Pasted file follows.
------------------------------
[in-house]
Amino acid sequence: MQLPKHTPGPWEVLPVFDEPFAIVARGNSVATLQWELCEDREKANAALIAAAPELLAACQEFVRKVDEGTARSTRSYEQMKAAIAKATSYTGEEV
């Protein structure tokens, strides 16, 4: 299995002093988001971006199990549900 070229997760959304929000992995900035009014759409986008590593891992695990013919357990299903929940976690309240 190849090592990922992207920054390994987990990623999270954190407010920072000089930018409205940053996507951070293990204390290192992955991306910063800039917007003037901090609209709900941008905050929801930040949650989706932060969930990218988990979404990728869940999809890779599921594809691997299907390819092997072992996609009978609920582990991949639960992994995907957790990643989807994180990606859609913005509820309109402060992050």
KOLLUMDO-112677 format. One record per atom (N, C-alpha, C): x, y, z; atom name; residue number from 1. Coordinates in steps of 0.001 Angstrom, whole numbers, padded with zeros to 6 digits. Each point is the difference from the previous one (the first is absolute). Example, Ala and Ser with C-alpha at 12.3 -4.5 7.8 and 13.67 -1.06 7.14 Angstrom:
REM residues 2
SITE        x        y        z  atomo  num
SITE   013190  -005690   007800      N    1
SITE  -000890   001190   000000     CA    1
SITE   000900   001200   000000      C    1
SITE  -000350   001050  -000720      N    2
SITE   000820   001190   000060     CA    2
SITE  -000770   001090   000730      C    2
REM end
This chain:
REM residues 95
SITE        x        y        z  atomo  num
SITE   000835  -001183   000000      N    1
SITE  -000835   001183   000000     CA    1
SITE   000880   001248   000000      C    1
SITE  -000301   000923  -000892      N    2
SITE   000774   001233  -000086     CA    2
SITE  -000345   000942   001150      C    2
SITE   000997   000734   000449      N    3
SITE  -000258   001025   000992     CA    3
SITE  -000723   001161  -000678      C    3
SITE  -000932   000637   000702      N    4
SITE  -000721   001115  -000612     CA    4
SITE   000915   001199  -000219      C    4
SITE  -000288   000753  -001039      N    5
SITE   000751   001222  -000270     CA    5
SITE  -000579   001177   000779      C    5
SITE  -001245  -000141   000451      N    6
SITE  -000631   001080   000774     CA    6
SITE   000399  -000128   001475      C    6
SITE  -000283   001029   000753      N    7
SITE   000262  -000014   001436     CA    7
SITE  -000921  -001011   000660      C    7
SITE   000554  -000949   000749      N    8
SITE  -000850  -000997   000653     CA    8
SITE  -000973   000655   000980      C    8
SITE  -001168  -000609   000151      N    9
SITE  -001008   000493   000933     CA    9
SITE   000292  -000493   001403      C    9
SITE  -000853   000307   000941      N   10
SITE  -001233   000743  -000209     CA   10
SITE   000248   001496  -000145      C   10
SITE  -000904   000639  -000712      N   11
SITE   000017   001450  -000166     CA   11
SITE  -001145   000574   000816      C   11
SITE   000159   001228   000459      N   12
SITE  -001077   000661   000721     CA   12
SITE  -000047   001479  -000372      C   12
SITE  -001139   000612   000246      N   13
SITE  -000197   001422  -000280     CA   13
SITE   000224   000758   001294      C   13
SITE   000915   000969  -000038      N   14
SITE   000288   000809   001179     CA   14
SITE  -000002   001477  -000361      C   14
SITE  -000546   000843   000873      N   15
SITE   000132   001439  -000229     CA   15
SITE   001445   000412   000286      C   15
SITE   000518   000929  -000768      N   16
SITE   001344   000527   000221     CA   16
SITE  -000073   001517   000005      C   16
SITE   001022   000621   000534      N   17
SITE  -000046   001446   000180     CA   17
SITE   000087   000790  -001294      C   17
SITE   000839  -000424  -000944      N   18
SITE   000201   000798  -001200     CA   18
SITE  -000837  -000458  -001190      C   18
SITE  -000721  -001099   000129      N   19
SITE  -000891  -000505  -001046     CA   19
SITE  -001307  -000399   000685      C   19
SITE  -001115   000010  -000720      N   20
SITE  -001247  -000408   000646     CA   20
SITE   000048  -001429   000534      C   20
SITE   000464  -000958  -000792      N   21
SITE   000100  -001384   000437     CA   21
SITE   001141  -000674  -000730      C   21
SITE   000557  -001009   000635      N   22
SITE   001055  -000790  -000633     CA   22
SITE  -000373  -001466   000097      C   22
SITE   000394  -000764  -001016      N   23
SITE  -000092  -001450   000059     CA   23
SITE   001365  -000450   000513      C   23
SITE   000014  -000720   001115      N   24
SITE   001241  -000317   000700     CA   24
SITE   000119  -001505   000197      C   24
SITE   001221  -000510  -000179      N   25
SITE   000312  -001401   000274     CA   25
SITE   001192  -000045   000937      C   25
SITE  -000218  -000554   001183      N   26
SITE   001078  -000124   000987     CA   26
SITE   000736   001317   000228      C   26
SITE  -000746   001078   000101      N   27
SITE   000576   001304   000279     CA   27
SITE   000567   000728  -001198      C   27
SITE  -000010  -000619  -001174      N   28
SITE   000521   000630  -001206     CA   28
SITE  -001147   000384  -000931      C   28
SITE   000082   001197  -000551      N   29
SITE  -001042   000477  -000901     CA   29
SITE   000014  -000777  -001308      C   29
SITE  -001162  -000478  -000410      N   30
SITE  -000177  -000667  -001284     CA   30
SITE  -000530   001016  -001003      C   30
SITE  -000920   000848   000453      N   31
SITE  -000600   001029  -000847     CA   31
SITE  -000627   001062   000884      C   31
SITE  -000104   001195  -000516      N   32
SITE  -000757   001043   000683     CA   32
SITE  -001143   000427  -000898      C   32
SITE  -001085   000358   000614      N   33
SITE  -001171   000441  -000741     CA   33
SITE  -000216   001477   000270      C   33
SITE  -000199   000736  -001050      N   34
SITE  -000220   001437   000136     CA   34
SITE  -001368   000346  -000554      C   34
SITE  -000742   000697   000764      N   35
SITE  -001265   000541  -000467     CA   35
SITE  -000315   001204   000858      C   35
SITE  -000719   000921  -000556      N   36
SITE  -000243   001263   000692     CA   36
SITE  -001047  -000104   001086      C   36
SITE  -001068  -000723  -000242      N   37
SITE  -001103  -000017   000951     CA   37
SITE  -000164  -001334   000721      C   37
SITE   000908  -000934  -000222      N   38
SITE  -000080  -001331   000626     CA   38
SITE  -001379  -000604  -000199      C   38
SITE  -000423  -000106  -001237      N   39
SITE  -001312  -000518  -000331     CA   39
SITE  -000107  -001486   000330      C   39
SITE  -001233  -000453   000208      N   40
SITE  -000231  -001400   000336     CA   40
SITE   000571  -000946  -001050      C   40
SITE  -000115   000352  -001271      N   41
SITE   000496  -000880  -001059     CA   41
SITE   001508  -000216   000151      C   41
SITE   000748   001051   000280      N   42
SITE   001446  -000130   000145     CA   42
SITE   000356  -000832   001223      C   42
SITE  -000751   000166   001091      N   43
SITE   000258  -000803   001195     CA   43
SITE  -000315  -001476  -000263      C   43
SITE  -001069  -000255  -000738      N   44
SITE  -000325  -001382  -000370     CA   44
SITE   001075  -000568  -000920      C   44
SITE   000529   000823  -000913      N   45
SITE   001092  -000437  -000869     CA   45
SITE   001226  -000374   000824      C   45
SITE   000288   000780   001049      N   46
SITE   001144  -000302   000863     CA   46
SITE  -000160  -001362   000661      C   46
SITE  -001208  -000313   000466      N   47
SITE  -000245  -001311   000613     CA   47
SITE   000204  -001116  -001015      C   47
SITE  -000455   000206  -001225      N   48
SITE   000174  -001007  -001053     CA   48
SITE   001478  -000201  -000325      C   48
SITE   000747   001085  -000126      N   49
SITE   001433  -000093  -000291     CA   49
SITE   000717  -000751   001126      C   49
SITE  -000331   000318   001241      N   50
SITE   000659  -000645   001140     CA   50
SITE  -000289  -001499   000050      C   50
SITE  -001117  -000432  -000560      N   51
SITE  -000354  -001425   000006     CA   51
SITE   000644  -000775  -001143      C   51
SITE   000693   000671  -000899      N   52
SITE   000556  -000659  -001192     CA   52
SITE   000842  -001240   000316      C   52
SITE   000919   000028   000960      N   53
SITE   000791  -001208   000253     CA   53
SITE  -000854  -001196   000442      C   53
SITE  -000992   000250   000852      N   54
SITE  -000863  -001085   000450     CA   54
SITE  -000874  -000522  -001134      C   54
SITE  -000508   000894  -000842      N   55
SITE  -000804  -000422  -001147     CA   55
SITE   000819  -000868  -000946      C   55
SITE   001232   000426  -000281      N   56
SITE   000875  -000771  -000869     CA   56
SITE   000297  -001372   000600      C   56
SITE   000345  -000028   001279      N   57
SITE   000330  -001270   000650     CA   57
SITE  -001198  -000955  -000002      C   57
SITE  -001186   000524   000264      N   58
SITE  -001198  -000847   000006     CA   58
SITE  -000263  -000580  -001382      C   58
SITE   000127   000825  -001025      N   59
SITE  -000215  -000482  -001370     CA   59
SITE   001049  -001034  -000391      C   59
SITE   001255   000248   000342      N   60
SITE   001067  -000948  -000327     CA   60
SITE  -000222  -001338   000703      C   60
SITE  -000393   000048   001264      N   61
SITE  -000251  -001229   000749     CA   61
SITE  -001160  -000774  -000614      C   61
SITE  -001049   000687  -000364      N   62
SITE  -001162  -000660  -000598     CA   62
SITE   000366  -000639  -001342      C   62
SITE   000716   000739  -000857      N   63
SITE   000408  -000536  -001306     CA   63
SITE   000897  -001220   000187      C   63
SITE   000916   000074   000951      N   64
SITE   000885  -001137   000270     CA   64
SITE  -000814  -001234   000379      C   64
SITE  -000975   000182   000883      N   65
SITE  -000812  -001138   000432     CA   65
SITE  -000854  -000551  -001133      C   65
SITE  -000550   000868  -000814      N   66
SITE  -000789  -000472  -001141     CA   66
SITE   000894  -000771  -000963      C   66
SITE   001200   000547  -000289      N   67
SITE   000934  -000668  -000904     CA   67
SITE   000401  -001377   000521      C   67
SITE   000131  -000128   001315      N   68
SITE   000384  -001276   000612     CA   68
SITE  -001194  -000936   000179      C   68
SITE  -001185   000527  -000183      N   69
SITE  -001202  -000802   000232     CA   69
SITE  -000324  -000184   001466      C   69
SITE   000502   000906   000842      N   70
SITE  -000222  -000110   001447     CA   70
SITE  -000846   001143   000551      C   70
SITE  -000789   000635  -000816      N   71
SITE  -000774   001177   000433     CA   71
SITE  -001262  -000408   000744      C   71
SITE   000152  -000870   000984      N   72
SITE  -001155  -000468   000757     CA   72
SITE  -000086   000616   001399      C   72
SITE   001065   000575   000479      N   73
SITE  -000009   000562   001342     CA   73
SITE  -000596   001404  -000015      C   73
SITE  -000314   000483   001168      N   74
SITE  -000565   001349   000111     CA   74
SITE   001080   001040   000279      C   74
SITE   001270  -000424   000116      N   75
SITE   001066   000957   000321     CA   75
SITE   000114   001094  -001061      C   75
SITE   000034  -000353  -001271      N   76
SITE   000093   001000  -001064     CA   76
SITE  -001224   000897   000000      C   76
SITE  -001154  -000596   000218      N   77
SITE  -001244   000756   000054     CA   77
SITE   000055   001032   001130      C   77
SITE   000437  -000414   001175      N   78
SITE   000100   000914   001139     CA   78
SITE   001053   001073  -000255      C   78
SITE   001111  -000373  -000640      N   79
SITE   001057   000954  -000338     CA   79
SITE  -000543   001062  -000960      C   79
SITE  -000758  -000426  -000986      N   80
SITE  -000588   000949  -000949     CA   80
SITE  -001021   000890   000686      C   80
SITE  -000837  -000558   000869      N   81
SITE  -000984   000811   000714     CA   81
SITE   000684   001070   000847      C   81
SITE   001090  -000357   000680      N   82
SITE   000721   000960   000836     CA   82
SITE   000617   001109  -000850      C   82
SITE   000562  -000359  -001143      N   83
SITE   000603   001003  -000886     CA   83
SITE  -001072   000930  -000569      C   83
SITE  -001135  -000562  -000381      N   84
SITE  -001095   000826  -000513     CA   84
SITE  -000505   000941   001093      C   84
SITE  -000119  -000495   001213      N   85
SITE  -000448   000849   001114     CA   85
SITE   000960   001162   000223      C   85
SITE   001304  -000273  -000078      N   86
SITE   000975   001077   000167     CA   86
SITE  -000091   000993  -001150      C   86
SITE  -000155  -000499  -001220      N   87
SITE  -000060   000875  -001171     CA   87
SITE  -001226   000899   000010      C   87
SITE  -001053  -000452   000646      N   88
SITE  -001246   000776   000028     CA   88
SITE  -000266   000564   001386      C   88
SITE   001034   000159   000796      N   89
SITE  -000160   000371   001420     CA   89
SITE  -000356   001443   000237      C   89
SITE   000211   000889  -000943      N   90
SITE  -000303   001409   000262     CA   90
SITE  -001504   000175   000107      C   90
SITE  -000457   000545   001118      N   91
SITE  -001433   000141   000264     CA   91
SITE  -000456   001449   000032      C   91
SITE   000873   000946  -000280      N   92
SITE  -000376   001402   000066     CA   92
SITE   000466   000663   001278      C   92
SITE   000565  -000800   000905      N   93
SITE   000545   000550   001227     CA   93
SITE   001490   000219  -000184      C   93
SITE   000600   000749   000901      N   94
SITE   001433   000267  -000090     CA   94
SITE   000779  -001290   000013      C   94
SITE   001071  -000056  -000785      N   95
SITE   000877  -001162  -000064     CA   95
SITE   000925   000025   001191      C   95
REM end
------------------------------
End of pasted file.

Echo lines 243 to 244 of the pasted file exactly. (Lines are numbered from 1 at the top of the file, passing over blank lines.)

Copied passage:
SITE   000093   001000  -001064     CA   76
SITE  -001224   000897   000000      C   76